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This investor dashboard visualizes progress (or lack thereof) on climate risks

U.K. investment giant Schroders warns planet is on track for more than 4 degrees Celsius of warming.

Schroders has become the latest high-profile investment firm to warn the global economy faces catastrophic risks unless urgent action is taken to tackle climate change.

The asset management giant, which manages $520 billion of assets globally, this week launched a new "dashboard" designed to help investors better understand complex climate-related investment risks, arguing that without urgent action the world was "accelerating towards a cliff edge."

The dashboard was accompanied by a briefing paper which contained a series of stark warnings over the growing impact of climate change on investment returns and the huge threat to globally economic stability that could escalate over the course of the century.

"Climate change will be a defining driver of the global economy, society and financial markets over coming years, decades and beyond," wrote report author Andrew Howard, head of sustainable investment at the company. "Whether the global economy is rebuilt on less carbon intensive foundations or the temperature continues to escalate, investors will be unable to avoid its impacts."

The report warns that global GDP could be curbed by between 2 percent and 50 percent, depending on whether the world can keep temperature increases below 2 degrees Celsius or see them spiral to 6C above pre-industrial levels. It calculates that on current trends the world will see temperatures rise to 4.1C above pre-industrial levels — smashing the 2C goal set by the Paris Agreement and putting the global economy on track for GDP losses of around 10 percent.

Disruptive impacts

The firm warned that "disruptive impacts" from climate change will become a bigger influence on corporate valuations over the coming decades, adding that cash earnings for global companies are likely to be affected whatever temperature trajectory the world embarks on.

It also argued that the "carbon budget" for staying below 2 degrees C of warming will be burned through within three decades based on current trends. "Climate change is not a future possibility; it is well underway," the report stated.

The report acknowledges that action to tackle climate change is accelerating, but notes that this too will bring challenges for investors and businesses. "This gloomy picture is tempered by the renewed interest most global leaders are showing in addressing the challenge, albeit slowly and belatedly," the report argued. "Major changes lie ahead if their ambitions are to prove close to being realistic. Emissions cuts on the scale needed have implications for every corner of economies and markets, not just those most obviously exposed."

Echoing the increasingly influential "carbon bubble" hypothesis, which argues investors could be left with stranded assets if the transition to a low carbon economy gathers pace and marginalizes fossil fuel assets, Howard warned "the shift to a widespread recognition that the competitive landscape in many industries will be reshaped is unlikely to be smooth."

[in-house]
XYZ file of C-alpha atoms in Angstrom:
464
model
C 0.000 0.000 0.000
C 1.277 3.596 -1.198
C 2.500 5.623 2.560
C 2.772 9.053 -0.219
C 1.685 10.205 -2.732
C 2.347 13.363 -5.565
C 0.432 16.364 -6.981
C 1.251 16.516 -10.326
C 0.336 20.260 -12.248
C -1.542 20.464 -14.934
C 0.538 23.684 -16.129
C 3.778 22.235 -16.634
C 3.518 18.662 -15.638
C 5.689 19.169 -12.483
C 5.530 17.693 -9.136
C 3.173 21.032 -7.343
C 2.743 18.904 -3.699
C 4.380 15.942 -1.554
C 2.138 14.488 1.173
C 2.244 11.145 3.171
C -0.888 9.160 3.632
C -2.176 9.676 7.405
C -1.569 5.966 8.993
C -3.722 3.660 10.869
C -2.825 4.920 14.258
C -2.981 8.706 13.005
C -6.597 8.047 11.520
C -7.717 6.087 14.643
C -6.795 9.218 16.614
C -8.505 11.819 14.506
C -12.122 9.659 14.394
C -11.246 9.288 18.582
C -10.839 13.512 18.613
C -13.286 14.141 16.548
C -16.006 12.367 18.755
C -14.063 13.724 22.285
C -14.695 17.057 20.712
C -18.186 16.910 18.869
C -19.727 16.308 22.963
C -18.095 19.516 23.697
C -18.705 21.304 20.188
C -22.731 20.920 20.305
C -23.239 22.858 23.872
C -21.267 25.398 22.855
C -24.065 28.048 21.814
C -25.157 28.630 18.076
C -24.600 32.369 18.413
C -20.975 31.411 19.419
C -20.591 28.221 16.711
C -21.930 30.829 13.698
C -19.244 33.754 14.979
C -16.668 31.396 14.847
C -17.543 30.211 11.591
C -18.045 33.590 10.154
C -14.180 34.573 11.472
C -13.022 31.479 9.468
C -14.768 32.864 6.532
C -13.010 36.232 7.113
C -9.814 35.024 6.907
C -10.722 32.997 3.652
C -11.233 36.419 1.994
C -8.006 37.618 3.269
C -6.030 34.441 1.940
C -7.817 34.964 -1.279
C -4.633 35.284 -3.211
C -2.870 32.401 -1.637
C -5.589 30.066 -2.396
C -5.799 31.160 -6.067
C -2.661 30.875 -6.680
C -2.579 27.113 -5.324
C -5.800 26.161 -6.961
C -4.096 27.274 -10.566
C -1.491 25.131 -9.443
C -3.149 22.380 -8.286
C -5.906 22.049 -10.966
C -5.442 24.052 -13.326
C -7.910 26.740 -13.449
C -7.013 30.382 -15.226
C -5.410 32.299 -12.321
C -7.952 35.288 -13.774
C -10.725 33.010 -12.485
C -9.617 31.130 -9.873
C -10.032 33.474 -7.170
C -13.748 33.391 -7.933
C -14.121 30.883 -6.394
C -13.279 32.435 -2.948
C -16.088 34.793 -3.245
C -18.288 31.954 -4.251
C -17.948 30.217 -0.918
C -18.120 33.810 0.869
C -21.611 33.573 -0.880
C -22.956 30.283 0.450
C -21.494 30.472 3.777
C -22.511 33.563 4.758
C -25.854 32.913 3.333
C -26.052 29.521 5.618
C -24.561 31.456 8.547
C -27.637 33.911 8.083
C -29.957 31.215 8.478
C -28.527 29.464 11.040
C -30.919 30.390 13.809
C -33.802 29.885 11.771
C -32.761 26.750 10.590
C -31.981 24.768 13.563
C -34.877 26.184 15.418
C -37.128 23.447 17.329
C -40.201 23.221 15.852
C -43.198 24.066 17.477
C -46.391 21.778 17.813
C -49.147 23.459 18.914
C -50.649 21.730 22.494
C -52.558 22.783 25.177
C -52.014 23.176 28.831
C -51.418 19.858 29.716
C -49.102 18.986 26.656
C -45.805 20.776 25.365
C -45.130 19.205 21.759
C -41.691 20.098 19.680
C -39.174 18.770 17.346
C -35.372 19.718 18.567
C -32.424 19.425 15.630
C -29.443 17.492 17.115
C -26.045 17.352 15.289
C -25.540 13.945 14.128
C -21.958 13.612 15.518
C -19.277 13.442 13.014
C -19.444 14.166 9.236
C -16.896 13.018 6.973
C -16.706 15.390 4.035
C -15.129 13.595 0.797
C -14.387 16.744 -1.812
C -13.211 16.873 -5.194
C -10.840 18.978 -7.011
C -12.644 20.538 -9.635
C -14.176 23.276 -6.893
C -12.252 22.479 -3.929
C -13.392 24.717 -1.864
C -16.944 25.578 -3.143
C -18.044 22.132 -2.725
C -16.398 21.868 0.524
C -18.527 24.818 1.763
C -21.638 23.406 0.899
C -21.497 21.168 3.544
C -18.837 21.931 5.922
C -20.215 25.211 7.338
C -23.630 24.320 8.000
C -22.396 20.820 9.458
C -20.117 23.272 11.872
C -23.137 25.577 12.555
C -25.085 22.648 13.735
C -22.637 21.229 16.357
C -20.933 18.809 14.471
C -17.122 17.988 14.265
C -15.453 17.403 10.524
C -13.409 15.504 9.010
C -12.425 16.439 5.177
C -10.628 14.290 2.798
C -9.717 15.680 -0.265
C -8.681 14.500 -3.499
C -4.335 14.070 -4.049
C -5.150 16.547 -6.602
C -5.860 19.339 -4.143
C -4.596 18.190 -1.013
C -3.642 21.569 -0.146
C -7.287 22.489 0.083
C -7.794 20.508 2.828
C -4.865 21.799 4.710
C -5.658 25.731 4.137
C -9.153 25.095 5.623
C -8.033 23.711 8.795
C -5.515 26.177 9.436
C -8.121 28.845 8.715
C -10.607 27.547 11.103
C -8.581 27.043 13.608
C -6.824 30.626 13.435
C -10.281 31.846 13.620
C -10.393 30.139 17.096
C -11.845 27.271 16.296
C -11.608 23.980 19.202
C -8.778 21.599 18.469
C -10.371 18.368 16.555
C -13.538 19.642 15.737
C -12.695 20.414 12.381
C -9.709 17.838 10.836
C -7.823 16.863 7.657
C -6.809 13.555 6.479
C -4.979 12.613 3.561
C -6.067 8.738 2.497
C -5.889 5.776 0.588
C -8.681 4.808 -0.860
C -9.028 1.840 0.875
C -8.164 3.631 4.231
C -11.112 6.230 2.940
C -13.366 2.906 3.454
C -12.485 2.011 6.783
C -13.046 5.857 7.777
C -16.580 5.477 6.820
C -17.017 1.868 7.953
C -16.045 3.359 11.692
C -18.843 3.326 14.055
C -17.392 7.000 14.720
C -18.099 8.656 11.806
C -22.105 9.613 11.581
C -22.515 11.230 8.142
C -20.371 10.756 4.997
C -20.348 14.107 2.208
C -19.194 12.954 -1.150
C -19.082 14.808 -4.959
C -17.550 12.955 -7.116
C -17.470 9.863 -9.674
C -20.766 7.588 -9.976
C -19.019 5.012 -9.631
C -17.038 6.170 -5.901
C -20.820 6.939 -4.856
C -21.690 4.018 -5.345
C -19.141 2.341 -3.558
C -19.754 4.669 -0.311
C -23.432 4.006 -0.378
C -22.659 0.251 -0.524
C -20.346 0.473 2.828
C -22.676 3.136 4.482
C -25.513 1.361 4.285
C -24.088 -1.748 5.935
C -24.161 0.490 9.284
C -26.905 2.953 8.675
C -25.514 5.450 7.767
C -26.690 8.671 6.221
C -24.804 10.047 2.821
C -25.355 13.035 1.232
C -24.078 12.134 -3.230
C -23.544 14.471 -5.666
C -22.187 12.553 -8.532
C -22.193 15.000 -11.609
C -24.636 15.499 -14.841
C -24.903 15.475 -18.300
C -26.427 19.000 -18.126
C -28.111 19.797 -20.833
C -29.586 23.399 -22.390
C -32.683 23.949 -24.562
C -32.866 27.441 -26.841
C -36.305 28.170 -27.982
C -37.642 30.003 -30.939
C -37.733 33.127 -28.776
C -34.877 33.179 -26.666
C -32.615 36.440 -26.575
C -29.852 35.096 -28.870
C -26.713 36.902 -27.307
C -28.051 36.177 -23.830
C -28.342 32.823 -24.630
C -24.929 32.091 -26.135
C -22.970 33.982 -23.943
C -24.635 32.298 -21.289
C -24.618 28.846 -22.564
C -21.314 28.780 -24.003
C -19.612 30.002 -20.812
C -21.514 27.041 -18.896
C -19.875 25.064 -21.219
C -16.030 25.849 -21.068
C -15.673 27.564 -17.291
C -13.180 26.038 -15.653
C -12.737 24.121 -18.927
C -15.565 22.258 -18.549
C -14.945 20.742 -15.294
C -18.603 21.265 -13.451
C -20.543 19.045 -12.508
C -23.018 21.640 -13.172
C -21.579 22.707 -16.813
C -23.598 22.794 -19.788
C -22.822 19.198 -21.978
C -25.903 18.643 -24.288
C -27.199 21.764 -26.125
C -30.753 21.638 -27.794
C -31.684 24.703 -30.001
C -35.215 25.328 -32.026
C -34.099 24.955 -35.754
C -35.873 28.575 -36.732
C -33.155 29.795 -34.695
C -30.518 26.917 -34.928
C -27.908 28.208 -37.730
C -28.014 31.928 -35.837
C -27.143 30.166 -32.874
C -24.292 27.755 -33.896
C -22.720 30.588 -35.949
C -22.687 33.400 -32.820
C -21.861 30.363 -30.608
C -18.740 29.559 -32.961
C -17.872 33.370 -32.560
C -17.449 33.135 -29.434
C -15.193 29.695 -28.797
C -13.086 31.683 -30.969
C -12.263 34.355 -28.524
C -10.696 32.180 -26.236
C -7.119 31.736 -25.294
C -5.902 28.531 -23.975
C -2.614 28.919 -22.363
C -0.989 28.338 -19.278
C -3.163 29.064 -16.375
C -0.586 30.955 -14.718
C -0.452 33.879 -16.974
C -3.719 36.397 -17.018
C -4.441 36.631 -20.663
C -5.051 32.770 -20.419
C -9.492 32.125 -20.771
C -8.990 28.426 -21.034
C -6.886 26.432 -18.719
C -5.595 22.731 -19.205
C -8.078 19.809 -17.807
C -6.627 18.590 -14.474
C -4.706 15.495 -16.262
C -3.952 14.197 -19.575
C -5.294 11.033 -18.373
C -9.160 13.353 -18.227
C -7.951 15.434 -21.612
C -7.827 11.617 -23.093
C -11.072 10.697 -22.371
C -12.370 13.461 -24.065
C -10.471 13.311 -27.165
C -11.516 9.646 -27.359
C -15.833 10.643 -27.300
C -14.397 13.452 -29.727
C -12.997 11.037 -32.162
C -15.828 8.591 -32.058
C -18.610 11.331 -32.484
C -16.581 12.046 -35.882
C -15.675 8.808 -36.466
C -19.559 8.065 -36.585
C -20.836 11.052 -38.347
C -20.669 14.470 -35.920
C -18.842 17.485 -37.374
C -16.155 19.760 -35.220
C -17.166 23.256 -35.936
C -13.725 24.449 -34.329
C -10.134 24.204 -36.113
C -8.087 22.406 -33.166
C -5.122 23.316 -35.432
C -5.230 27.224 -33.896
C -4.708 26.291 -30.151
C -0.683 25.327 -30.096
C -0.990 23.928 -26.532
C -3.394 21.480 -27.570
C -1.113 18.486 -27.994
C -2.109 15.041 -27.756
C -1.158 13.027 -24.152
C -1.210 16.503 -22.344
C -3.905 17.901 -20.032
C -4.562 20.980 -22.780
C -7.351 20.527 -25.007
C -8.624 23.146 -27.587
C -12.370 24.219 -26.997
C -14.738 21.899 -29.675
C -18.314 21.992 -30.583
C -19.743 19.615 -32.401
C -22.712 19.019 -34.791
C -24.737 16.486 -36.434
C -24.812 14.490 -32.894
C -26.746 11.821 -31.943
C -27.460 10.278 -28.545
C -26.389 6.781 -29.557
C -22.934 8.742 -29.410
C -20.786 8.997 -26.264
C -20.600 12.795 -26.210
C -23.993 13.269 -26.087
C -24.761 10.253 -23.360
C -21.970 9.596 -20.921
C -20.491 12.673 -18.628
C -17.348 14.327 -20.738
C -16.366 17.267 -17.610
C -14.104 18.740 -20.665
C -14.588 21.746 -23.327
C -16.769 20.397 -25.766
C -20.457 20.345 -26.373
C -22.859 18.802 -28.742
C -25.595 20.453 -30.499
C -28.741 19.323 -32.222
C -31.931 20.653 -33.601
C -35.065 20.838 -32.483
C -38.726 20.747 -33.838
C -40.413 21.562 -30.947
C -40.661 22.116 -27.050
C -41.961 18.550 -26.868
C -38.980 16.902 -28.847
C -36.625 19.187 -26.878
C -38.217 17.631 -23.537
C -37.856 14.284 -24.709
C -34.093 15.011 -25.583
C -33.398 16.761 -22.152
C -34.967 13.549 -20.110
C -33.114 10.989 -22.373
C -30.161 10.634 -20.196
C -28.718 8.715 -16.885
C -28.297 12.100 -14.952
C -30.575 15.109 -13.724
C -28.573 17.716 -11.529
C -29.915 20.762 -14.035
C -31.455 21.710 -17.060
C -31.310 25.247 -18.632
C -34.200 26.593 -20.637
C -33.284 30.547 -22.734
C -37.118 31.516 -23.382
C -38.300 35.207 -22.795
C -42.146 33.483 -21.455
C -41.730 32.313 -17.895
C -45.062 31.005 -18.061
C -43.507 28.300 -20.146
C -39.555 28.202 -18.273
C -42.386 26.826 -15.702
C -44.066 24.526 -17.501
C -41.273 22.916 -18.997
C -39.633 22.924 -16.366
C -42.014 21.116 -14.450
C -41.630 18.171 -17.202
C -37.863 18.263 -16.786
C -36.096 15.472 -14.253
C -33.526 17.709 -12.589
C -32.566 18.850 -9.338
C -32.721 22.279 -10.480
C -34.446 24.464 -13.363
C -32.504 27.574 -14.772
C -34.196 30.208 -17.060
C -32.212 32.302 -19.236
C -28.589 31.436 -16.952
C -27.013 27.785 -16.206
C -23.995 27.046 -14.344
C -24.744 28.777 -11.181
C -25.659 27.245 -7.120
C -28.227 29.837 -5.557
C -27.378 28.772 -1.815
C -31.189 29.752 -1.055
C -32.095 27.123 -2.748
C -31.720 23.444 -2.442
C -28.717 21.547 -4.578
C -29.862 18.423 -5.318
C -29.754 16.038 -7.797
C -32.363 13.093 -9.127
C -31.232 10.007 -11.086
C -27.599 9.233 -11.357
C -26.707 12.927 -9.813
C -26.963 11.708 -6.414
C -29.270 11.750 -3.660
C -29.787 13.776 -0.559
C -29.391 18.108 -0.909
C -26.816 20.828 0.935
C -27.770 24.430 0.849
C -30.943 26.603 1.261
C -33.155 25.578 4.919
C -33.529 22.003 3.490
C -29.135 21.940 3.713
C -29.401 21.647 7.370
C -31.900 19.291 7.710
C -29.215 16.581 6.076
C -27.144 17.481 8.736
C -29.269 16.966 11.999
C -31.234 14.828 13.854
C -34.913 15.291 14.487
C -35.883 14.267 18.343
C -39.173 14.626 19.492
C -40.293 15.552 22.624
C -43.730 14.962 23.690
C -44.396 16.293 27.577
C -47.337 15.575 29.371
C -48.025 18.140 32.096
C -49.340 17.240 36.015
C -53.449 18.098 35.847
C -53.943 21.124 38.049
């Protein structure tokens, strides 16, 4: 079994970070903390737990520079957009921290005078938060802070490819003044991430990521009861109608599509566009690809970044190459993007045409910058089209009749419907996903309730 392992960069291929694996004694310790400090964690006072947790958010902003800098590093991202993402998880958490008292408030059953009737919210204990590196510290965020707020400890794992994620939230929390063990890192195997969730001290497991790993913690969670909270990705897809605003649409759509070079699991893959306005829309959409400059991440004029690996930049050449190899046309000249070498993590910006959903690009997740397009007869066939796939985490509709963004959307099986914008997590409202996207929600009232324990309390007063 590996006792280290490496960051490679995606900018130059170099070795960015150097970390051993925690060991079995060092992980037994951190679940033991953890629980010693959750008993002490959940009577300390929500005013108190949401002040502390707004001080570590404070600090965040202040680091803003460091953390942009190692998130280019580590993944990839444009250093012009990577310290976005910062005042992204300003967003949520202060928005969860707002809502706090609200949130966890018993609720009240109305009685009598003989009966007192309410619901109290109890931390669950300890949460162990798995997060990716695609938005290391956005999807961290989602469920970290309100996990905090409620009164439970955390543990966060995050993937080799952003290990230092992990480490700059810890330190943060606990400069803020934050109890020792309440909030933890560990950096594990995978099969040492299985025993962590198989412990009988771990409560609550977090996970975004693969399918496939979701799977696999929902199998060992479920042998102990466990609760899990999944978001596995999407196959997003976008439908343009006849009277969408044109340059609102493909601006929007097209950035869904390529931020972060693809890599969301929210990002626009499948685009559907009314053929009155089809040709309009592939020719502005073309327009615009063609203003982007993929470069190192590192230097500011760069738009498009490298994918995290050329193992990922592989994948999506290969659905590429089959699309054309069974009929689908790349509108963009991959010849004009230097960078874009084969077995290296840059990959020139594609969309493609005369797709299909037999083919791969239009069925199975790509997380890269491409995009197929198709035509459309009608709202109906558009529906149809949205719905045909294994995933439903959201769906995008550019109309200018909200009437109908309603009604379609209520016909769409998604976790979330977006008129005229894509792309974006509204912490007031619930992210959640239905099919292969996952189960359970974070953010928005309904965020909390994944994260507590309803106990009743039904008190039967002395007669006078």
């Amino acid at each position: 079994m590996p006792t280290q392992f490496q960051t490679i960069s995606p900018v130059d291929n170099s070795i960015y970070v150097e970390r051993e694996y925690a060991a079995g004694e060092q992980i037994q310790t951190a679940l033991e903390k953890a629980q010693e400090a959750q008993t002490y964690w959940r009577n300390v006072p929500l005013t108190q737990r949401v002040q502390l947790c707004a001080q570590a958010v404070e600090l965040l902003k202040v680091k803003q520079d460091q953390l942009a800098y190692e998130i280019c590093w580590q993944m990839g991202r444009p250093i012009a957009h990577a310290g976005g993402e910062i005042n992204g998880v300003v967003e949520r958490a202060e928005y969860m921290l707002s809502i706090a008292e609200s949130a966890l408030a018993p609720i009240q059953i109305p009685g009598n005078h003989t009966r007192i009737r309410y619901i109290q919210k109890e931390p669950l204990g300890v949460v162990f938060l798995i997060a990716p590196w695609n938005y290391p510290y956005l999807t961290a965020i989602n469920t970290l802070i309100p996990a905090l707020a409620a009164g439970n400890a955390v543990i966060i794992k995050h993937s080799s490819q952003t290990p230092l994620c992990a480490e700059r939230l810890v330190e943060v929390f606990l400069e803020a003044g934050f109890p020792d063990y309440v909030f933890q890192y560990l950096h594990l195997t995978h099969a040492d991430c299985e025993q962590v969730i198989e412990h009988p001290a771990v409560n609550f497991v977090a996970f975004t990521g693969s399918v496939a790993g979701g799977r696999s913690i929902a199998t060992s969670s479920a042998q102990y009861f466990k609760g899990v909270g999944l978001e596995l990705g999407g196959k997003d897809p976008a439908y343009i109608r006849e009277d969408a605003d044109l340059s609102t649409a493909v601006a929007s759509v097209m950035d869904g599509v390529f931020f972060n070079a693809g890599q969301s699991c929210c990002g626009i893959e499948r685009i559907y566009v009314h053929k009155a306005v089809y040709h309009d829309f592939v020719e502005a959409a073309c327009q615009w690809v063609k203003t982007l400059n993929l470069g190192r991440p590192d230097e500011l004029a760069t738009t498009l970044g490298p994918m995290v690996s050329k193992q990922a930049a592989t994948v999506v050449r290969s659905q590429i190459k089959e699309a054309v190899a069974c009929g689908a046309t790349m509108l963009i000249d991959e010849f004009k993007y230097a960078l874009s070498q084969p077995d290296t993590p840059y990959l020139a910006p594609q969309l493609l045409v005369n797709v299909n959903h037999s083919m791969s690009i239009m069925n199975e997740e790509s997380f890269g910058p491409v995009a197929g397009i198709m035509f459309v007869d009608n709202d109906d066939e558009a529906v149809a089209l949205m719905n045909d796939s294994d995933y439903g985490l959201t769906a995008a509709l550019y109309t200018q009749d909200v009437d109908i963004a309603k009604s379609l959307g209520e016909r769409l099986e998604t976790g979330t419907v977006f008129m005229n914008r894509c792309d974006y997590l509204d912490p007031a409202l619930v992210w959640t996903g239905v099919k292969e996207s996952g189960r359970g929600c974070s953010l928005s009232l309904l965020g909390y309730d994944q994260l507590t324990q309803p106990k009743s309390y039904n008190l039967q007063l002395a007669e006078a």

"Investors who are unprepared or who have relied on overly simplistic analysis risk losses and missed opportunities," the report added. "This is why gauging the timing and depth of market discounts for climate impacts is as important as analyzing their effect."

Disruptive impacts from climate change will become a bigger influence on corporate valuations over the coming decades.

Schroders stated its new Climate Progress Dashboard would help investors track the pace at which industries are shifting towards lower carbon business models.

The toolkit assesses decarbonization progress across 12 key metrics, including political action, public concern, climate finance, corporate planning, renewables deployment and fossil fuel production.

It concludes that the well-documented challenges faced by the coal industry and the success of renewables in recent years mean the two metrics are on track for delivering 2.2C and 3.1C of warming respectively — still above the 2C goal, but well below the average for all indicators.

In contrast, the dashboard warns that current oil and gas production trends are in line with a 7.8C warming trajectory, while slow progress on carbon capture and storage technology threatens 5C of warming.

"The dashboard brings together perspectives from different angles: politics; business; finance; technology; and fossil fuel industries," Howard explained. "An all-round view is important. No single measure on its own is a sufficient barometer of progress: reshaping the global economy as a carbon-light version of itself will require a range of markets to expand or contract rapidly in coming decades. What this means is that plotting progress across different markets provides a more rounded picture than any one in isolation. Oil producers may insist limiting temperature rises to 2C is impossibly optimistic, whereas electric car manufacturers are already on a road that will take them closer to that outcome."

The report and dashboard are the latest in a series of moves from leading investors to address climate and carbon bubble risks, which look set to continue to crank up pressure on listed firms to come forward with credible plans for managing the climate risks they face.

The report came the same day as the Climate Disclosure Standards Board launched a new initiative to help firms report on climate-related risks in line with the new international guidelines put forward by the Financial Stability Board's Task Force on Climate-related Financial Disclosures (TCFD).

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